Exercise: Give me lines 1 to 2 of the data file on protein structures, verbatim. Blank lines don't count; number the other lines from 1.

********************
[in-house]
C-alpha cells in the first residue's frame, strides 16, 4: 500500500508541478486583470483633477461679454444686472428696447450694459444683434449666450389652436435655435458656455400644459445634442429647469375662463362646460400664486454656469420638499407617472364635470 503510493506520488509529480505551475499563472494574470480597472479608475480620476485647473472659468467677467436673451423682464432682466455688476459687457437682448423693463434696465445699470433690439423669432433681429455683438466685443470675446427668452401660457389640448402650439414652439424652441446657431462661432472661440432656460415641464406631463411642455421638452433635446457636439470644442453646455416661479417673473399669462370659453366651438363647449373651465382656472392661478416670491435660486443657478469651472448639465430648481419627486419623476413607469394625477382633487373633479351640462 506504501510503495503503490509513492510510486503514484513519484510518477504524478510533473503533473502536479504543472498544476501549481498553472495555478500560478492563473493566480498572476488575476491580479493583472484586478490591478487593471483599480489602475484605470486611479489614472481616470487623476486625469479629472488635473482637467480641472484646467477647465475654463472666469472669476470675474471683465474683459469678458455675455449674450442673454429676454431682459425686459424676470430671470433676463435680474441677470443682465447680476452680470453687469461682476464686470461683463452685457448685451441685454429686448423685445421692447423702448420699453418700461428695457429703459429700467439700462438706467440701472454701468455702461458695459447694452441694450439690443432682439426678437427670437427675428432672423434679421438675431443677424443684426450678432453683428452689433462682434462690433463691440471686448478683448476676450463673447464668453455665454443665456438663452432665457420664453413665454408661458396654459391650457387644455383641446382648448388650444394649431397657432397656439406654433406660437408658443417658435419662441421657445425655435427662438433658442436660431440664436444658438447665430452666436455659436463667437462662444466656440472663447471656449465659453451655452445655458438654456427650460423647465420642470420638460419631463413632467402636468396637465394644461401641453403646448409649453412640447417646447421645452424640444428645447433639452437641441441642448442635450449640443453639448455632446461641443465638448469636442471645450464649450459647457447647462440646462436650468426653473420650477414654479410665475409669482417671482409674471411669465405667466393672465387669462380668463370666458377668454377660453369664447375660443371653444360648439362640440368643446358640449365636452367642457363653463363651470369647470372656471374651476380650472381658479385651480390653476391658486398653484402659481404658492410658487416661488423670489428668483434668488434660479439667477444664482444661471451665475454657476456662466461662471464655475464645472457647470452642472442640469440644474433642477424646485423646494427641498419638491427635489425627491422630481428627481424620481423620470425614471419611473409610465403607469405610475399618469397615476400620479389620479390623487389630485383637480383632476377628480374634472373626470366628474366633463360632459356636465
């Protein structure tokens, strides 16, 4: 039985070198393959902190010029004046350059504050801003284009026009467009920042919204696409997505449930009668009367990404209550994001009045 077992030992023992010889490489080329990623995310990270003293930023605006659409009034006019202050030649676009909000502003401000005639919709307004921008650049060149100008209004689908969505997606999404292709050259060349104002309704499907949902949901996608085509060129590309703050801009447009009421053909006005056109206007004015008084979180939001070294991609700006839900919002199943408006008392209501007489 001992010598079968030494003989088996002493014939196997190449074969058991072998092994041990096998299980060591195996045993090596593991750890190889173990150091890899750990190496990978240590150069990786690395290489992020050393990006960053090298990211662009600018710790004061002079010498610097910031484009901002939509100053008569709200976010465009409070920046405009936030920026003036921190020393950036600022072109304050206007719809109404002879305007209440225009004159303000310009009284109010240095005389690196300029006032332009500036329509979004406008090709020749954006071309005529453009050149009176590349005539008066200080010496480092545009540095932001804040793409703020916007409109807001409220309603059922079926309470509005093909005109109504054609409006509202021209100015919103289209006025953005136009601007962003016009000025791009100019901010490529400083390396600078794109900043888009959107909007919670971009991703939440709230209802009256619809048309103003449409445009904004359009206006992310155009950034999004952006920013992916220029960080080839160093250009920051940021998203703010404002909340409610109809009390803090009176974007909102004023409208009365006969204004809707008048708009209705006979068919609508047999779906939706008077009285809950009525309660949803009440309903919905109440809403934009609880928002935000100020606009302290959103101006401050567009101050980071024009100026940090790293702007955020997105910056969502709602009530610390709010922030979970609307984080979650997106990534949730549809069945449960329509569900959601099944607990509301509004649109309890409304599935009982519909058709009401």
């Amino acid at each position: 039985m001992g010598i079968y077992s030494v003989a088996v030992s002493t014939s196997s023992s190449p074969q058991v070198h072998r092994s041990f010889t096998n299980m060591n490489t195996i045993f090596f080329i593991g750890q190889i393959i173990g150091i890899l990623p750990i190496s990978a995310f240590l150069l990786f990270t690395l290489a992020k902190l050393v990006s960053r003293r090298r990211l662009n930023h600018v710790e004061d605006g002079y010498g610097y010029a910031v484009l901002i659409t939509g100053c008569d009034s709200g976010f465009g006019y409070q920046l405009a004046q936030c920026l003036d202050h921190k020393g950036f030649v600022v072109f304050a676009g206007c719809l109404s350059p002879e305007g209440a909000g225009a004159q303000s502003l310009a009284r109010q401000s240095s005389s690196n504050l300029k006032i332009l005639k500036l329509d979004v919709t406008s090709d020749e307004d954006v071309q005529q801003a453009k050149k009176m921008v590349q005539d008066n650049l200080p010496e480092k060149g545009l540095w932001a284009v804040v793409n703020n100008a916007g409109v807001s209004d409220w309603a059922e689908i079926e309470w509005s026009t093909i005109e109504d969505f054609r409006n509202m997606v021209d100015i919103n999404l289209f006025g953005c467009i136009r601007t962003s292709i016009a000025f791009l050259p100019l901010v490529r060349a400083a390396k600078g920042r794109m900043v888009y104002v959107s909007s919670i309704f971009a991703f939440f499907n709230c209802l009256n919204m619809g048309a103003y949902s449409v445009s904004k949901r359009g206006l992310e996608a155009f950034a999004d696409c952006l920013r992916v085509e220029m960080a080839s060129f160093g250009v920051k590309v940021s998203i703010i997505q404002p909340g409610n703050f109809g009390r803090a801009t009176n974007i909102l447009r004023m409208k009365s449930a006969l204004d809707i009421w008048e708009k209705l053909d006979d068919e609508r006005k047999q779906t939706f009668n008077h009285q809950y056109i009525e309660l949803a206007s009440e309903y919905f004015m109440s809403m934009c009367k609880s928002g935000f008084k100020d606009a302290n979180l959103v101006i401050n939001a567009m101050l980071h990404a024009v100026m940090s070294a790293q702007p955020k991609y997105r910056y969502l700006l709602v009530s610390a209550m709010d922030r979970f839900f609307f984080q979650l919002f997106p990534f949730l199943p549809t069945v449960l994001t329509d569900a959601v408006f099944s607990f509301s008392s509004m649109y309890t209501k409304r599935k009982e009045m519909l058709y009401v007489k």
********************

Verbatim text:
[in-house]
C-alpha cells in the first residue's frame, strides 16, 4: 500500500508541478486583470483633477461679454444686472428696447450694459444683434449666450389652436435655435458656455400644459445634442429647469375662463362646460400664486454656469420638499407617472364635470 503510493506520488509529480505551475499563472494574470480597472479608475480620476485647473472659468467677467436673451423682464432682466455688476459687457437682448423693463434696465445699470433690439423669432433681429455683438466685443470675446427668452401660457389640448402650439414652439424652441446657431462661432472661440432656460415641464406631463411642455421638452433635446457636439470644442453646455416661479417673473399669462370659453366651438363647449373651465382656472392661478416670491435660486443657478469651472448639465430648481419627486419623476413607469394625477382633487373633479351640462 506504501510503495503503490509513492510510486503514484513519484510518477504524478510533473503533473502536479504543472498544476501549481498553472495555478500560478492563473493566480498572476488575476491580479493583472484586478490591478487593471483599480489602475484605470486611479489614472481616470487623476486625469479629472488635473482637467480641472484646467477647465475654463472666469472669476470675474471683465474683459469678458455675455449674450442673454429676454431682459425686459424676470430671470433676463435680474441677470443682465447680476452680470453687469461682476464686470461683463452685457448685451441685454429686448423685445421692447423702448420699453418700461428695457429703459429700467439700462438706467440701472454701468455702461458695459447694452441694450439690443432682439426678437427670437427675428432672423434679421438675431443677424443684426450678432453683428452689433462682434462690433463691440471686448478683448476676450463673447464668453455665454443665456438663452432665457420664453413665454408661458396654459391650457387644455383641446382648448388650444394649431397657432397656439406654433406660437408658443417658435419662441421657445425655435427662438433658442436660431440664436444658438447665430452666436455659436463667437462662444466656440472663447471656449465659453451655452445655458438654456427650460423647465420642470420638460419631463413632467402636468396637465394644461401641453403646448409649453412640447417646447421645452424640444428645447433639452437641441441642448442635450449640443453639448455632446461641443465638448469636442471645450464649450459647457447647462440646462436650468426653473420650477414654479410665475409669482417671482409674471411669465405667466393672465387669462380668463370666458377668454377660453369664447375660443371653444360648439362640440368643446358640449365636452367642457363653463363651470369647470372656471374651476380650472381658479385651480390653476391658486398653484402659481404658492410658487416661488423670489428668483434668488434660479439667477444664482444661471451665475454657476456662466461662471464655475464645472457647470452642472442640469440644474433642477424646485423646494427641498419638491427635489425627491422630481428627481424620481423620470425614471419611473409610465403607469405610475399618469397615476400620479389620479390623487389630485383637480383632476377628480374634472373626470366628474366633463360632459356636465